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The Smallpox Vaccination Program: Public Health in an Age of Terrorism laborate with agencies, disciplines, and entities with which they were previously not well acquainted, including, but not limited to, fire authorities, law enforcement, EMS, voluntary organizations, and communities. Research and practical experience show that coordination among all agencies involved is one of the fundamental requirements of effective disaster response and that the lack of adequate coordination is one of the major problems encountered in the field (Auf der Heide, 1989; Tierney et al., 2001). Given the large number of federal, state, and local agencies involved in preparedness efforts, establishing adequate coordination across federal, state, and local levels is proving to be a challenge (Advisory Panel to Assess Domestic Response Capabilities for Terrorism Involving Weapons of Mass Destruction, 2003; GAO, 2003a; Clements and Evans, 2004). Within the federal government, preparedness and response activities are coordinated through the Department of Homeland Security (DHS). Coordination at the top levels of the federal government occurs through the Homeland Security Council (HSC), which is charged with ensuring coordination of all homeland security related activities among executive departments and agencies and promoting the effective development and implementation of all homeland security policies (White House, 2001). Day-to-day coordination of homeland security issues—both within the federal government and among federal, state, and local government agencies—is meant to occur through the Policy Coordination Committees (PCCs) of the HSC (White House, 2001). There are eleven PCCs for different functional areas, including a Medical and Public Health Preparedness PCC. The committee was unable to obtain sufficient information to determine whether and how Medical and Public Health Preparedness PCC actions or policy decisions shape CDC’s preparedness program and whether the PCC plays a role in strengthening CDC’s relationship with DHS. Despite the existence of mechanisms for coordination at the top departmental level, such as the PCCs, it is not evident to the committee that adequate coordination and information sharing are occurring formally at the level of federal program staff involved in the day-to-day work of public health preparedness (GAO, 2003b). Although the creation of DHS holds the promise of streamlined oversight and funding, there are concerns that coordination between DHS and key preparedness functions in DHHS remains a significant challenge (GAO, 2003a). At the committee’s March 2004 meeting, conversation among presenters from federal agencies and the committee revealed that personal relationships and serendipity may be credited with some coordination and information sharing across agencies, but it was not immediately evident that there are sufficient and functioning formal mechanisms for coordination and collaboration between DHS and DHHS. Coordination must be planned with forethought and deliberation, not left simply to chance and the goodwill of program staff. Coordination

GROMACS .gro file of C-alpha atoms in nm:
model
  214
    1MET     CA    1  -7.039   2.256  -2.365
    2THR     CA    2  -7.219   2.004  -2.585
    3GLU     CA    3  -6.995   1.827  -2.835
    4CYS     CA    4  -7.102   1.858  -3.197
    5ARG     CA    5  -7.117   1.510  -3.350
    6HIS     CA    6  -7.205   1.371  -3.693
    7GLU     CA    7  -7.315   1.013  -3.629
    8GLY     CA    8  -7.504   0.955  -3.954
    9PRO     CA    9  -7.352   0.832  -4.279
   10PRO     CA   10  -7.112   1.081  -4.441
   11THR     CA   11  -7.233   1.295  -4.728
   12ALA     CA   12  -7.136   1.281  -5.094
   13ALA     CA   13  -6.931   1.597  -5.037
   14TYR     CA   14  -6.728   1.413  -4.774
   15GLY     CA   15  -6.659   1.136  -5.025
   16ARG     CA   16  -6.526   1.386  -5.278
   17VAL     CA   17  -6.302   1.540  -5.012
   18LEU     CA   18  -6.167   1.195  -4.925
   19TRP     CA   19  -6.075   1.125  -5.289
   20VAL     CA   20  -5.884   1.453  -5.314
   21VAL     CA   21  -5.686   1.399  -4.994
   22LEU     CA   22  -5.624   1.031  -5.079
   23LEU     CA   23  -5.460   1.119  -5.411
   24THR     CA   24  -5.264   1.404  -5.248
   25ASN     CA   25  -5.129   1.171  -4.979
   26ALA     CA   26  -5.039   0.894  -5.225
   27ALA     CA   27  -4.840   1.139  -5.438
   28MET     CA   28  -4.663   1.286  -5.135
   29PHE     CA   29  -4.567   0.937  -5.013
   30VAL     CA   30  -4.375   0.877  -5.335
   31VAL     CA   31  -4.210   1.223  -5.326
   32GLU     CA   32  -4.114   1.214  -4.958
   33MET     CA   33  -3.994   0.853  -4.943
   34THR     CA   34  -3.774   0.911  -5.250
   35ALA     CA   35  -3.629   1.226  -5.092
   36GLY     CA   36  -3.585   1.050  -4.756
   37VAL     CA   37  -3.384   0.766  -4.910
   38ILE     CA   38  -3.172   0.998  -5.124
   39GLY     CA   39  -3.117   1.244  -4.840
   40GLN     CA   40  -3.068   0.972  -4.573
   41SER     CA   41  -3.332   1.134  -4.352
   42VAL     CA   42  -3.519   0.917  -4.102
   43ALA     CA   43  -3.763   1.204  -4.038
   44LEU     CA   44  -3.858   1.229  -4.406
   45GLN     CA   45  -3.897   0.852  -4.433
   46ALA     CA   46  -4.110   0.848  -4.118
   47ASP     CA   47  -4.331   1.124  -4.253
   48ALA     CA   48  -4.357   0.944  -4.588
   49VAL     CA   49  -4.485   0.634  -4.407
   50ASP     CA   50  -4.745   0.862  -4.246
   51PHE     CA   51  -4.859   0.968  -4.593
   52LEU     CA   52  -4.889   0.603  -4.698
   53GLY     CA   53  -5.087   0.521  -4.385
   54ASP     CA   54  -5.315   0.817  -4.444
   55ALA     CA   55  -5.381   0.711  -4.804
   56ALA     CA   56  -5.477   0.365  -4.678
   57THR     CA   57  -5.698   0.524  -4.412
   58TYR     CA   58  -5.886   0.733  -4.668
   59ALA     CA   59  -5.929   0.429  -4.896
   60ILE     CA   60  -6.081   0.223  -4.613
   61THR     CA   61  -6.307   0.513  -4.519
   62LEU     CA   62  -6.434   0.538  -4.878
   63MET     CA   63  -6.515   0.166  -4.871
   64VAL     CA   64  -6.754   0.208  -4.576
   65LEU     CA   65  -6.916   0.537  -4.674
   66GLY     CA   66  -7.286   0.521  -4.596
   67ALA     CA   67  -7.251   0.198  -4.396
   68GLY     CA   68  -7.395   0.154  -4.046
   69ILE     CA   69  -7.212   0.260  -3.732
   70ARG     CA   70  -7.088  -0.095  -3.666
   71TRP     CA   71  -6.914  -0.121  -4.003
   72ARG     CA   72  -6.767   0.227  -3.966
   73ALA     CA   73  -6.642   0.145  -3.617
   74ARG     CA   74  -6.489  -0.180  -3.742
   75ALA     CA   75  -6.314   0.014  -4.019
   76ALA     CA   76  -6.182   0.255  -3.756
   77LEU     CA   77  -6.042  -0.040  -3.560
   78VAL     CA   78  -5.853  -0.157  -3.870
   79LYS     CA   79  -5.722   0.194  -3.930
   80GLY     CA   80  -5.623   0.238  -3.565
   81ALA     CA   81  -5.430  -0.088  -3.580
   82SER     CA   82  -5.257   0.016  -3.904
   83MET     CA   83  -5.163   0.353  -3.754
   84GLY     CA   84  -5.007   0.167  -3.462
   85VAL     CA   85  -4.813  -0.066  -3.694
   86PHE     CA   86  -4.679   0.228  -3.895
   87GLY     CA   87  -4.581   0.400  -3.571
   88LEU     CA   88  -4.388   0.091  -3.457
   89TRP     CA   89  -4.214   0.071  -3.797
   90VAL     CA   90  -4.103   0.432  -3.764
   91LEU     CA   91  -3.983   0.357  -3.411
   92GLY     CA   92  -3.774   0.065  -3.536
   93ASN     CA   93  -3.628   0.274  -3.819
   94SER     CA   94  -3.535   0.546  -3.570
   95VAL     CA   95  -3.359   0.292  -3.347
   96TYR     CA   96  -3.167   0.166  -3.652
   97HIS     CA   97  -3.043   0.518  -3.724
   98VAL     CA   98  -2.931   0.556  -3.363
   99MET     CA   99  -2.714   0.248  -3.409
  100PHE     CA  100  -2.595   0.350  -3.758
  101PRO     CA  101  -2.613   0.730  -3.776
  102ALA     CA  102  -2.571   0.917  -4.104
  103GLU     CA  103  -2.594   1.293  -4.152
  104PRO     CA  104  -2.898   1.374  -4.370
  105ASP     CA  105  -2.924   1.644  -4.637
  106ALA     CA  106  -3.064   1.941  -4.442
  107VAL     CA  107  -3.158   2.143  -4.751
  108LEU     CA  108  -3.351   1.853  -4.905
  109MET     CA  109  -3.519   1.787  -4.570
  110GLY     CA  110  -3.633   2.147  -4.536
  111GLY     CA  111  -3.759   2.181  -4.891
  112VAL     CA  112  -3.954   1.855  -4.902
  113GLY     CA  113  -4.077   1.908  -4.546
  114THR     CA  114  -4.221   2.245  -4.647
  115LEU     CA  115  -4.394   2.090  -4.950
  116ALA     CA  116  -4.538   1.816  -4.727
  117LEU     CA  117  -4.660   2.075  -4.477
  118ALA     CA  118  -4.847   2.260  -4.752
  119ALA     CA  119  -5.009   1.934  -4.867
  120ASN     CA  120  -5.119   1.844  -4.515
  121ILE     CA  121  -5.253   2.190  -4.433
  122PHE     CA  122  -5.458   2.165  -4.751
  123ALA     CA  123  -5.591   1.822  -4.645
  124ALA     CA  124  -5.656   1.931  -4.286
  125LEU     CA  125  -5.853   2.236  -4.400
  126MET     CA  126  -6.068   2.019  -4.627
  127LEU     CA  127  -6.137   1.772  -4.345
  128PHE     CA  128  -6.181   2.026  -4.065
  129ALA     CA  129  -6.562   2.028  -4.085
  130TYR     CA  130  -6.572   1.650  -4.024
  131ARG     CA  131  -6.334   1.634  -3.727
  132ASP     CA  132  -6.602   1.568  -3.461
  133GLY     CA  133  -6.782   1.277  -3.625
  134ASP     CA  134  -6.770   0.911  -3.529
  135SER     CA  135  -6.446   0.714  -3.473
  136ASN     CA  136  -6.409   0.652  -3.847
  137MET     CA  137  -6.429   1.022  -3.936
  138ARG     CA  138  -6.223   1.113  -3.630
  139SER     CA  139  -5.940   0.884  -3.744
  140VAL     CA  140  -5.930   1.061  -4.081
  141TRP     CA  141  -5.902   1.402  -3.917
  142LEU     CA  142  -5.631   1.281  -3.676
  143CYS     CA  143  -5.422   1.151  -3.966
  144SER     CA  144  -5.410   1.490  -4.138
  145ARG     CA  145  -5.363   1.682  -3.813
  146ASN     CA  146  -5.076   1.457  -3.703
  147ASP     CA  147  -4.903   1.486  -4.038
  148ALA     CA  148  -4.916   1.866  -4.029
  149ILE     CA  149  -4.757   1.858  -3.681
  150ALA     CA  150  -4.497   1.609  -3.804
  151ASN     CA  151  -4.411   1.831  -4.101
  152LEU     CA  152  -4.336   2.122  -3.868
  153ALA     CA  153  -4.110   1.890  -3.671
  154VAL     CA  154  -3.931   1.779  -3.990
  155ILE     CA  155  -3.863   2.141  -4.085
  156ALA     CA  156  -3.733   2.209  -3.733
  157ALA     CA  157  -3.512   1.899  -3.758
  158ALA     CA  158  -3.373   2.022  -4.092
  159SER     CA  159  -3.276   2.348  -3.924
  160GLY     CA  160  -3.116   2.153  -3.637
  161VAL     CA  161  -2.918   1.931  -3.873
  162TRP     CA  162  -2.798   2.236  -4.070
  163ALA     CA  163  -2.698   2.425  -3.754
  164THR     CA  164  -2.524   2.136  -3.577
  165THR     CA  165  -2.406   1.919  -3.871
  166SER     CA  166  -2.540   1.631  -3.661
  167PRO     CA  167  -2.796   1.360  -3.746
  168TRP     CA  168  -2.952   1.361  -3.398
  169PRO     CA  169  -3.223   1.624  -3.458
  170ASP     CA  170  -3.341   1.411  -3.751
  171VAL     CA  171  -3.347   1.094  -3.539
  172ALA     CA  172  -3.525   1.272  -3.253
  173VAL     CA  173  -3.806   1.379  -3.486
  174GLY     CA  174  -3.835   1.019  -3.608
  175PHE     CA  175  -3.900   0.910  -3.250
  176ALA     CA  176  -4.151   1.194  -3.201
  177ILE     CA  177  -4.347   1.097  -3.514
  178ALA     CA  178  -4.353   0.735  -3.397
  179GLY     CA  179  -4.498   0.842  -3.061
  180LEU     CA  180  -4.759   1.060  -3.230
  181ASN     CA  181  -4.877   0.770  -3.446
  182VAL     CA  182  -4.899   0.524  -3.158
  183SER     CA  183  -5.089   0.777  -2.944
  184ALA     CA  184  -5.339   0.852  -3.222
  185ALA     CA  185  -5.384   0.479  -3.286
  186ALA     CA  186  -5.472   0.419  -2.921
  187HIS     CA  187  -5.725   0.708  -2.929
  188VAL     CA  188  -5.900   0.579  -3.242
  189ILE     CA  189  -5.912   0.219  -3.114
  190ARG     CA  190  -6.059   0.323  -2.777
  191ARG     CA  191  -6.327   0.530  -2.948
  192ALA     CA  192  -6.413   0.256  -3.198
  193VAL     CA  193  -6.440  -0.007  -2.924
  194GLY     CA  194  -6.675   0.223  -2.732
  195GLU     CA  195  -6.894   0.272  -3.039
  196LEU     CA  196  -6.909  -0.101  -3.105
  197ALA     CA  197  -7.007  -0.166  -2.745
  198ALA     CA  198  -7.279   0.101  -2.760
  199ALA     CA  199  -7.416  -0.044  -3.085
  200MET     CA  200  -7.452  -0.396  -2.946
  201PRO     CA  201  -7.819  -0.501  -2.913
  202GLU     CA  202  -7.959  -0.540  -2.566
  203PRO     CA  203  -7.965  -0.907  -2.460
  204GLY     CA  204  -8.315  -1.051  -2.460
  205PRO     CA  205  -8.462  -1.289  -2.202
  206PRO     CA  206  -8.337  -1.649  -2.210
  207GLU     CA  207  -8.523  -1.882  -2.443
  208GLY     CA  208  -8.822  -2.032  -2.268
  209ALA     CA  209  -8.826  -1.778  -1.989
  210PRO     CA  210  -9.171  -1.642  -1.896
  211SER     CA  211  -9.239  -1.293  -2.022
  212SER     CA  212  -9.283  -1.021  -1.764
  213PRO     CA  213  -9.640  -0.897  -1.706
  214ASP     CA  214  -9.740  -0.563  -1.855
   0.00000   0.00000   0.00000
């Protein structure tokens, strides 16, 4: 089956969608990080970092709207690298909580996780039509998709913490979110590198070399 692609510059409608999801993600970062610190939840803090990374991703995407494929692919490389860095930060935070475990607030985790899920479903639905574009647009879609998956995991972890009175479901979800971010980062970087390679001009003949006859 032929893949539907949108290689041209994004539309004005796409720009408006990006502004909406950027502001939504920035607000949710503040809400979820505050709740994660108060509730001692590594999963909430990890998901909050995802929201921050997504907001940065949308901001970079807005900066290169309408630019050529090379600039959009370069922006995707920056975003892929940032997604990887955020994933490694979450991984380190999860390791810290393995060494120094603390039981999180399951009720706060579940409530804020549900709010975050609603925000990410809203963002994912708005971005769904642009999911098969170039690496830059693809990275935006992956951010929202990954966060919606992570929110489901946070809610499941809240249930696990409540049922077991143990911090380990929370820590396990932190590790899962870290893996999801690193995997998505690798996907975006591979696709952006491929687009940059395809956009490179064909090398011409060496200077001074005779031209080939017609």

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The Smallpox Vaccination Program: Public Health in an Age of Terrorism also must be planned and implemented during the preparedness or pre-event phase, beginning with effective communication about funding objectives and activities. For example, it is important for CDC staff to be familiar with relevant activities occurring in DHS and its programs funded and/or administered through FEMA and ODP, and for DHS staff to be aware of CDC priorities and activities to ensure the best use of limited federal preparedness resources. State and local public health agencies receive funding through CDC’s Cooperative Agreement on Public Health Preparedness and Response for Bioterrorism, and health care entities are funded through HRSA’s National Hospital Bioterrorism Preparedness Cooperative Agreements. These cooperative agreement programs require that grantees conduct exercises that test public health and health care preparedness (and the integration between them) for an attack with biologic or chemical agents. Through the DHS Office of Domestic Preparedness Fiscal Year (FY) 2004 Homeland Security Grant Program and FY 2004 Urban Area Security Initiative Grant Program, states and some local emergency management offices receive funding to conduct exercises that test many of the same capacities and interagency collaborations expected by HRSA and CDC (DHS, 2003). Furthermore, FEMA, which is now under DHS, although its activities seem not yet fully coordinated with those of ODP, also oversees exercises relevant to chemical and radiation emergencies, which include public health components. The committee learned that sometimes states pool different sets of resources to conduct a larger drill or exercise involving a larger number of state and local agencies and community partners, and in other cases, the different funding streams are used to fund separate exercises (Schweitzer, 2004). ODP has released guidelines for exercises and their evaluation through the Homeland Security Exercise and Evaluation Program (HSEEP). Although the committee is not aware of the nature and extent of CDC’s involvement in the development of the HSEEP guidelines, the committee believes it is important that both CDC and DHSODP work to ensure a reasonable level of compatibility and coordination. This is necessary because of the functional overlap between public health and other state agencies, and because some state public health agencies already plan and execute their bioterrorism preparedness exercises in conjunction with their state emergency management offices. While public health preparedness exercises are needed to assess the unique functions and goals of public health, they will ideally be coordinated with other types of exercises where appropriate. Since state emergency management offices will be following the HSEEP guidelines, and some state public health agencies may be participating in exercises that follow these guidelines, a certain level of coordination is necessary between CDC’s public health preparedness exercise guidelines